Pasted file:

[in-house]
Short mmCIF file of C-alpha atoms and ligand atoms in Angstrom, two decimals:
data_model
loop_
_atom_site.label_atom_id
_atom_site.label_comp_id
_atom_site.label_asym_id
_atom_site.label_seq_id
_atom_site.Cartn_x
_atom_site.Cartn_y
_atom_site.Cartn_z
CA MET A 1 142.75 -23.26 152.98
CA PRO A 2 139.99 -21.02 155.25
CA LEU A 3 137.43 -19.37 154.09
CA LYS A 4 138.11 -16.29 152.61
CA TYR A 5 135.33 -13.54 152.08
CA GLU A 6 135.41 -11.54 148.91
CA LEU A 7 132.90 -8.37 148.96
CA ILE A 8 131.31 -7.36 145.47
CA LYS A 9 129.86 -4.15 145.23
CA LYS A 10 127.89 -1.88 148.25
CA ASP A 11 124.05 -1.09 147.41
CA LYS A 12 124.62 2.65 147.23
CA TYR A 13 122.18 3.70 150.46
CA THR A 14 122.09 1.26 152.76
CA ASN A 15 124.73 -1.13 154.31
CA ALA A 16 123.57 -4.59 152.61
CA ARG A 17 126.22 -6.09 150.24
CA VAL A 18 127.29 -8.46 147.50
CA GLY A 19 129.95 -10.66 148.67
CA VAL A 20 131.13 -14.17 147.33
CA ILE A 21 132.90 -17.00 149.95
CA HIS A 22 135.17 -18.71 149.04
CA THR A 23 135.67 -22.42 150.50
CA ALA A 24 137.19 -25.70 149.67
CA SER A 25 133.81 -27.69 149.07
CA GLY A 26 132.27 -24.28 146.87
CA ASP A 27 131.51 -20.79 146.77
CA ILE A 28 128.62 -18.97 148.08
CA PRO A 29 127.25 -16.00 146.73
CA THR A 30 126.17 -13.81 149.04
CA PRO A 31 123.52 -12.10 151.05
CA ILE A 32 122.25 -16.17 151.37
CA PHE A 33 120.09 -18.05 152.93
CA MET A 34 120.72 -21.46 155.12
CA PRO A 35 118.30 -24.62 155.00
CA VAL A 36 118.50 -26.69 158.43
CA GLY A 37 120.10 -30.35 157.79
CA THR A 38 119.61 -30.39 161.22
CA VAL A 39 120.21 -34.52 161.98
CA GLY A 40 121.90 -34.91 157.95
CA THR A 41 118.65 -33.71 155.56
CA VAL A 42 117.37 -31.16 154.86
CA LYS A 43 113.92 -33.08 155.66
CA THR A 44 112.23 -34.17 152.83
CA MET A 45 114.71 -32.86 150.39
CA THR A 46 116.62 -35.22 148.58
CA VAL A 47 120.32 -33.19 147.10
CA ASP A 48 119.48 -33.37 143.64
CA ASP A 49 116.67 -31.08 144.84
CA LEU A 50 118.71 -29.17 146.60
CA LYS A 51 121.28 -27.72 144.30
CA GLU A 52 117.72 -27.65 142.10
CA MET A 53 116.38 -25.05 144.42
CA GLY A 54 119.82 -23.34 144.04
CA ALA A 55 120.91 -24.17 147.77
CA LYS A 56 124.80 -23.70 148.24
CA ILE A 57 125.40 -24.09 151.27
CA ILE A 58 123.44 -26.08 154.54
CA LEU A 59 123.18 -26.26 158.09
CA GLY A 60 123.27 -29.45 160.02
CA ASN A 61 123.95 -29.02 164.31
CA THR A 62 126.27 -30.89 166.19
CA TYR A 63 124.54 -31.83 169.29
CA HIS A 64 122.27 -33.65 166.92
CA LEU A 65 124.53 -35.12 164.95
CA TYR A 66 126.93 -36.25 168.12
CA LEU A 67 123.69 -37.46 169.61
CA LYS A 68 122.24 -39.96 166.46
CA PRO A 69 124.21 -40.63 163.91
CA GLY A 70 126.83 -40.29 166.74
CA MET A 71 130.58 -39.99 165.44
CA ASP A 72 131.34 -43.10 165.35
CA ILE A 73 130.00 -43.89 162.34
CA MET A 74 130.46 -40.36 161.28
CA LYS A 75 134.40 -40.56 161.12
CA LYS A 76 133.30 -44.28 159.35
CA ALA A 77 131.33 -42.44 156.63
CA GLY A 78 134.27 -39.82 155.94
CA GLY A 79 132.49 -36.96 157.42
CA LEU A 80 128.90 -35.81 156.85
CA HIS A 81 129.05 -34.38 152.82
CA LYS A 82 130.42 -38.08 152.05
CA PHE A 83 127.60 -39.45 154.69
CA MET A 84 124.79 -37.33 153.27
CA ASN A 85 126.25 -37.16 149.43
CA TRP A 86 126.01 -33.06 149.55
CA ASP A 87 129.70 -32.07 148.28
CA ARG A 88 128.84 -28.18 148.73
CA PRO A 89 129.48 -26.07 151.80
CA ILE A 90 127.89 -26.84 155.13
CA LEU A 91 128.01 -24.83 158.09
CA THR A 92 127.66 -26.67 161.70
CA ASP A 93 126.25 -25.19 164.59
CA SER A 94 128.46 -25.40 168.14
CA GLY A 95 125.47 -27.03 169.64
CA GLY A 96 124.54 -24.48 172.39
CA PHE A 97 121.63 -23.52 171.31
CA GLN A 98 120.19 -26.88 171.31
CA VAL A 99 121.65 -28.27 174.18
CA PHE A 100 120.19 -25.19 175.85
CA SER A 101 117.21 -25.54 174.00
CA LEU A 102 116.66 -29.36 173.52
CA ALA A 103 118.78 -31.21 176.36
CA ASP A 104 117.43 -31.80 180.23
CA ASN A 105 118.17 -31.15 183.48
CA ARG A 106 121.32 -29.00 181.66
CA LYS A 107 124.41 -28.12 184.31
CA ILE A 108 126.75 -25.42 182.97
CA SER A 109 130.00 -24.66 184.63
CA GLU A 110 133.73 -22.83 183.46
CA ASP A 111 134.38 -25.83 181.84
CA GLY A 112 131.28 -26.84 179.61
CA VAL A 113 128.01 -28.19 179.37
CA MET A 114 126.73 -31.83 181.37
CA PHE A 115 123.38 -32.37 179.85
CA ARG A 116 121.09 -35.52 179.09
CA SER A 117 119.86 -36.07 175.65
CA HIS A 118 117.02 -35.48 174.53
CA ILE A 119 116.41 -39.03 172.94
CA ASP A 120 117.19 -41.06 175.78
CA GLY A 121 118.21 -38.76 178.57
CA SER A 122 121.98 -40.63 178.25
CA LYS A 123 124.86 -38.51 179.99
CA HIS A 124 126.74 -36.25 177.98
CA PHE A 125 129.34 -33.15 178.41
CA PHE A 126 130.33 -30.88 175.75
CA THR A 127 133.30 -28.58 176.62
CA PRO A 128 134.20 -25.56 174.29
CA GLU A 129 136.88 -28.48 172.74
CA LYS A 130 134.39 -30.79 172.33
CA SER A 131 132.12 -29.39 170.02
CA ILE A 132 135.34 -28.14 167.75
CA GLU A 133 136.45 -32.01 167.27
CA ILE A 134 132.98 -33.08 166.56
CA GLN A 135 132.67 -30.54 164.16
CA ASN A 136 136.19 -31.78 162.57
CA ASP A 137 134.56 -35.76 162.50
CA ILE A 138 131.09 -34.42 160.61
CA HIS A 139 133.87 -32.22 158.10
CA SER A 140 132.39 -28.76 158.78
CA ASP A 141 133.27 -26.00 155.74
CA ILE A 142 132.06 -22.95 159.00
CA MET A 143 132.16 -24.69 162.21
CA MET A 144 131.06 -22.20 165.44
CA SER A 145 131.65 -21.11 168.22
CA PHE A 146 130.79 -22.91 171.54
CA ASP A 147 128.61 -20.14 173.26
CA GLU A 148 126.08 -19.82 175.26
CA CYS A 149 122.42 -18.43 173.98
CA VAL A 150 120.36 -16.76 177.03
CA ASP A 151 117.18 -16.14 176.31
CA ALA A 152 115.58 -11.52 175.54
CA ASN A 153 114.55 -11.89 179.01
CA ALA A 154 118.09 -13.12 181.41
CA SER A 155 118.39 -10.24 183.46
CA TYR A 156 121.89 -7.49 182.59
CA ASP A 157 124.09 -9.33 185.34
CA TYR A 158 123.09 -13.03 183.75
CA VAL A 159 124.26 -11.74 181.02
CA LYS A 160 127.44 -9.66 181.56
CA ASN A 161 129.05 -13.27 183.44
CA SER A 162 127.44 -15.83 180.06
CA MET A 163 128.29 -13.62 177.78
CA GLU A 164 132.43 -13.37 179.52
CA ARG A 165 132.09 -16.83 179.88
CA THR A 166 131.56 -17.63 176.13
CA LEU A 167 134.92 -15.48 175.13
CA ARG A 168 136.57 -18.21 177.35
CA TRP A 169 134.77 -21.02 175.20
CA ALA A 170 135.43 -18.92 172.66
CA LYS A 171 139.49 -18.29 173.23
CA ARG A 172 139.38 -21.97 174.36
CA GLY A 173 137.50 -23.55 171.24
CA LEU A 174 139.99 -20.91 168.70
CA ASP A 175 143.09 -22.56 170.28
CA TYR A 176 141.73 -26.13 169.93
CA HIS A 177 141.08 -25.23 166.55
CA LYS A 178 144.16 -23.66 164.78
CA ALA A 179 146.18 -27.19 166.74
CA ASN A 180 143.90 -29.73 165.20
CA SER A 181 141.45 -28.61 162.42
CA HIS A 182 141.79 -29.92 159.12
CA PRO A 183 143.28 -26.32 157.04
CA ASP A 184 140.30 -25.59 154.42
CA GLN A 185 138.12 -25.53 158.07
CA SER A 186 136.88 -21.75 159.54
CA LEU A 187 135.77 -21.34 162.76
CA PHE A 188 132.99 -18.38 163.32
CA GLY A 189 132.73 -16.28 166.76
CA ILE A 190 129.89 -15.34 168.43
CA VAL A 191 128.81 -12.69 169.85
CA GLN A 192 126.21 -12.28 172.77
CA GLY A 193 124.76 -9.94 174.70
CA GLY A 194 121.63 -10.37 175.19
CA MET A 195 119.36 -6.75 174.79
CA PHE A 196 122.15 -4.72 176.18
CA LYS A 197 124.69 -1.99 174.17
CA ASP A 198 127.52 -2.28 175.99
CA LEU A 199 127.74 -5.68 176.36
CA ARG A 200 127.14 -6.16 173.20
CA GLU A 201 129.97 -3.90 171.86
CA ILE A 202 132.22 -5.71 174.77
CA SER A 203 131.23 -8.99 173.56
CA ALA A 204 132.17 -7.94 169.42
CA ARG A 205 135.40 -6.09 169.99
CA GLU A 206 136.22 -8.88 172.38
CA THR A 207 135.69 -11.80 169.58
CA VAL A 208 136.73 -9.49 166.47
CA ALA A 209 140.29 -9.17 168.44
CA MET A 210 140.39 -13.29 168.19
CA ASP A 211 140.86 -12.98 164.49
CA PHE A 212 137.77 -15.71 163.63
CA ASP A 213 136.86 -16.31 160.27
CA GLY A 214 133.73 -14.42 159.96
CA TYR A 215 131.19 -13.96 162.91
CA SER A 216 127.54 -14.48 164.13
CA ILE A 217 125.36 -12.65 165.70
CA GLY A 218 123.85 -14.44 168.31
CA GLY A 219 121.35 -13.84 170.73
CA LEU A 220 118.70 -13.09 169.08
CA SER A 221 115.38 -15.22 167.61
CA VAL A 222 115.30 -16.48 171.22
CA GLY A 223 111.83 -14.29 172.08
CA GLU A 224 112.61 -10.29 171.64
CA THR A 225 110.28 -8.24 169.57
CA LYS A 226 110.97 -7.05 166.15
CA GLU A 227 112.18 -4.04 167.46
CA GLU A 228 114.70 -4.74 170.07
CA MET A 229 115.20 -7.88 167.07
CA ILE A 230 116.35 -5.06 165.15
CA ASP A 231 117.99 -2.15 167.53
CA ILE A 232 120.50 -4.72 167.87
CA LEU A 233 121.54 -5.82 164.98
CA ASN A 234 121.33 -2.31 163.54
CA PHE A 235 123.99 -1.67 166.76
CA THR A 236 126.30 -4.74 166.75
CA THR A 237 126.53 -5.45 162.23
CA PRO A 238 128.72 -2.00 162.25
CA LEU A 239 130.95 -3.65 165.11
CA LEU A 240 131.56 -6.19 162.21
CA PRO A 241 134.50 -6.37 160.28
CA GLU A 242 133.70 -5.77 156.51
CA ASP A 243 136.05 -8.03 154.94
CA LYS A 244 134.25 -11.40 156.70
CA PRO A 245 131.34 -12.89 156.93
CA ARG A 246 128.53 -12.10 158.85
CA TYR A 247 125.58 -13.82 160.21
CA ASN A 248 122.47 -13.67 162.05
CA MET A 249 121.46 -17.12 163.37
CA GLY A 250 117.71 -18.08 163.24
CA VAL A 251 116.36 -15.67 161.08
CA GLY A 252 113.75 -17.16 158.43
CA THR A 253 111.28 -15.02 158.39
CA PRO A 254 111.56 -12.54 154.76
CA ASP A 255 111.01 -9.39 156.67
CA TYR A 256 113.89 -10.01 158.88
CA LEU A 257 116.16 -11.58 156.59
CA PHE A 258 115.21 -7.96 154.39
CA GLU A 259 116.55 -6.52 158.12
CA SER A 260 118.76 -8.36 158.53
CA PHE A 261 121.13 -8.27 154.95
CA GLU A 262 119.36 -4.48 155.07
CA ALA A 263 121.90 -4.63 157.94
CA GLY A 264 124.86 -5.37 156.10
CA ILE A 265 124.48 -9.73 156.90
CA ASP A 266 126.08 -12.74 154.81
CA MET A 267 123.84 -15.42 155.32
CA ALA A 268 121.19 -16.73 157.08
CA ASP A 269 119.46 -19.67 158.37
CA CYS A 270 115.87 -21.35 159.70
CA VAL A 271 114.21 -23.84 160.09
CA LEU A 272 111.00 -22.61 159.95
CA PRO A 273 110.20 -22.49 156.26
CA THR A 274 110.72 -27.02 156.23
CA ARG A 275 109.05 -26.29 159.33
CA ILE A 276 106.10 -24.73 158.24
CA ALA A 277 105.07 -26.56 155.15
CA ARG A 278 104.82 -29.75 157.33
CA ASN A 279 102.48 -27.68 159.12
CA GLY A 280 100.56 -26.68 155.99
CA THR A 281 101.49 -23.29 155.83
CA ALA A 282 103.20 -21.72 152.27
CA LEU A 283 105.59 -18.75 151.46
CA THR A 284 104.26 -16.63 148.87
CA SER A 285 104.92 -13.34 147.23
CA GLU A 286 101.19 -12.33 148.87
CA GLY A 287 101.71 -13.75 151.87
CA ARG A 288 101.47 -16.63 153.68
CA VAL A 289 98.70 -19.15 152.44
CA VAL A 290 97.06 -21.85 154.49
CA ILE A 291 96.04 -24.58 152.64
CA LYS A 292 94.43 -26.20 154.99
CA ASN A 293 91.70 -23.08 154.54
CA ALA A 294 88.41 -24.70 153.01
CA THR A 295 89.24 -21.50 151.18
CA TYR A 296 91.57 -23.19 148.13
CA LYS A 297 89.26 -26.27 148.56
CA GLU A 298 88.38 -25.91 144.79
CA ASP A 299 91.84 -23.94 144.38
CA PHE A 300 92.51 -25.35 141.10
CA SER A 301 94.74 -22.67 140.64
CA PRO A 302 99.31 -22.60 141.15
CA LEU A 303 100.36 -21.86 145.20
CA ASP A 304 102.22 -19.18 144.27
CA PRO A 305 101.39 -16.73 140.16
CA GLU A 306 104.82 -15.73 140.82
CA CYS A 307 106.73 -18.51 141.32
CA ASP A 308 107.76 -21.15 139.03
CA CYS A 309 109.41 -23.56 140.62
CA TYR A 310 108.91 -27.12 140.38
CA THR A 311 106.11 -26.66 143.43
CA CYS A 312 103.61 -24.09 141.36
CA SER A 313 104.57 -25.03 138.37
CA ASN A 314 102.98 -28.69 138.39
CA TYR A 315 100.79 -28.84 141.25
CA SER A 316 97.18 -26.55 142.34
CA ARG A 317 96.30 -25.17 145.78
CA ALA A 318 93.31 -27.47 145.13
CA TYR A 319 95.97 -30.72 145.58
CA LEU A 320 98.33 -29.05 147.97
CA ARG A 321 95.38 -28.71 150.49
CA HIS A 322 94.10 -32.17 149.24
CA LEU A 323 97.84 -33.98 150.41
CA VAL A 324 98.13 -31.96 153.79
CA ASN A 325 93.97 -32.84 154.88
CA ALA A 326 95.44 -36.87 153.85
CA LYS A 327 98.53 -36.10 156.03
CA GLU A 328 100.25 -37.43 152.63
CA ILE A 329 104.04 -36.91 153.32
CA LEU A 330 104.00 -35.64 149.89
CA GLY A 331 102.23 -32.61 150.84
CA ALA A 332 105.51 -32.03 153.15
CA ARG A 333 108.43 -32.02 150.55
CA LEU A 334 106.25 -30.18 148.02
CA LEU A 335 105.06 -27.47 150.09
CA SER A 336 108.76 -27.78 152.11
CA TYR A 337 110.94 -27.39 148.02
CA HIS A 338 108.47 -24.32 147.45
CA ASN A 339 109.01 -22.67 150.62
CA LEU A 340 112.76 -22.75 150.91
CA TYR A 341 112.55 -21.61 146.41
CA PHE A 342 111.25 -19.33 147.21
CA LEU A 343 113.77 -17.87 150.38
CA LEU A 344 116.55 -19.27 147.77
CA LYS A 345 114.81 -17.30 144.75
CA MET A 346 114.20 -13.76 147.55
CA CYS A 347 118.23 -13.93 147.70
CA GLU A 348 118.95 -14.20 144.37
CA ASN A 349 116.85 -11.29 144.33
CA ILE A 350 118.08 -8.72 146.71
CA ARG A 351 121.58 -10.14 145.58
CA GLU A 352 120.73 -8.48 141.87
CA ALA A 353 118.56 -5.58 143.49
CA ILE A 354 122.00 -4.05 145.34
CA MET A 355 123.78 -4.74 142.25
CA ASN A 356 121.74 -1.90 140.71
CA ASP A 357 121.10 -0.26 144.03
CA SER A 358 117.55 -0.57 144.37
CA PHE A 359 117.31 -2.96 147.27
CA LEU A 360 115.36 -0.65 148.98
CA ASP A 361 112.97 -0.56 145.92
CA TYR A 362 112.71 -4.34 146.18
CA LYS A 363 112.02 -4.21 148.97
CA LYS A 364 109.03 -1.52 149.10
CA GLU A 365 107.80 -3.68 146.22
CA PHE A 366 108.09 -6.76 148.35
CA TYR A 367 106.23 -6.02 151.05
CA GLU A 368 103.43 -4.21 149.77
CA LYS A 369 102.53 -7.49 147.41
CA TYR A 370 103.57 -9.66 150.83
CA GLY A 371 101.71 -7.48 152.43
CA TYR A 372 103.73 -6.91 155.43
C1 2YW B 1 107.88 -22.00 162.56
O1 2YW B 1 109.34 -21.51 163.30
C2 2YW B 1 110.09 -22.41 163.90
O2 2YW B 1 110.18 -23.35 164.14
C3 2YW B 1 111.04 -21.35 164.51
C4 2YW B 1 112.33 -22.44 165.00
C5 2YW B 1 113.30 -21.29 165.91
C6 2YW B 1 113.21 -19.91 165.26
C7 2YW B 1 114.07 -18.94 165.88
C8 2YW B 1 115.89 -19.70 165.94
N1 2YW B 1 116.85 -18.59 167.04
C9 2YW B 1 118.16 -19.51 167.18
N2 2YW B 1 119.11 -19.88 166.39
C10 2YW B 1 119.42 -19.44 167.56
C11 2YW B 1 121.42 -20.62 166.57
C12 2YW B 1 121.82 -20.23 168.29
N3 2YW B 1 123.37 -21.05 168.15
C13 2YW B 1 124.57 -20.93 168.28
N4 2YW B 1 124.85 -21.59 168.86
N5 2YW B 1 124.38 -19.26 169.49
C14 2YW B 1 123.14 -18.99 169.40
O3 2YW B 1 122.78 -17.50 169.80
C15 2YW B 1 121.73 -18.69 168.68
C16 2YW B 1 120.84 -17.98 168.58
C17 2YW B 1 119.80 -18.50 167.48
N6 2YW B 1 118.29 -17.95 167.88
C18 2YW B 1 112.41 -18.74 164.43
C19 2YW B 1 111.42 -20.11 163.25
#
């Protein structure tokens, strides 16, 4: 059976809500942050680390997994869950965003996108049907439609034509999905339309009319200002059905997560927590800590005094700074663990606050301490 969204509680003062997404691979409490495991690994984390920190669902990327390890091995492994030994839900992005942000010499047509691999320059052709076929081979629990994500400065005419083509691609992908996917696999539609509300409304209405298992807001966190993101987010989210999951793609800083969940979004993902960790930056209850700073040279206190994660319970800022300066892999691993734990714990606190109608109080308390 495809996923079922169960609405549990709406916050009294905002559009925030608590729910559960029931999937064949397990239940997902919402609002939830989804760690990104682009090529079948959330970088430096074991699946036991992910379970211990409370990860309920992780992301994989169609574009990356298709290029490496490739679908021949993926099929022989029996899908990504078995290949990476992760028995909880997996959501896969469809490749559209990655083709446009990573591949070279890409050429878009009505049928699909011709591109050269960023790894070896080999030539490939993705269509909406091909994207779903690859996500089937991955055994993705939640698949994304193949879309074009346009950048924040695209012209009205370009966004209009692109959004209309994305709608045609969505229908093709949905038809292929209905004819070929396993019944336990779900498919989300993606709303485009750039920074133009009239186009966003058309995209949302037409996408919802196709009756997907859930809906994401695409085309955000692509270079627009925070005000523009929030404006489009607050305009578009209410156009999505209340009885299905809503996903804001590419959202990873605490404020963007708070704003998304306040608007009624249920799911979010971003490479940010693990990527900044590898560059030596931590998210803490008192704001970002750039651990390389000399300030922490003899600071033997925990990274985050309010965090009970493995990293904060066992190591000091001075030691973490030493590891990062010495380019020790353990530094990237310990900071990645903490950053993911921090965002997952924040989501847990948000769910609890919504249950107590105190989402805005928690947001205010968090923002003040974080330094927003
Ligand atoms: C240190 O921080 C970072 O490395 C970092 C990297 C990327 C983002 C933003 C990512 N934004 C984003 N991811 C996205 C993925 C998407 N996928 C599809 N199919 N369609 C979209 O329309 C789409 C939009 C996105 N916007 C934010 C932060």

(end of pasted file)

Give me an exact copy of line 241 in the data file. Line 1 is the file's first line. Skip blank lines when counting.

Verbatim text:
CA ILE A 230 116.35 -5.06 165.15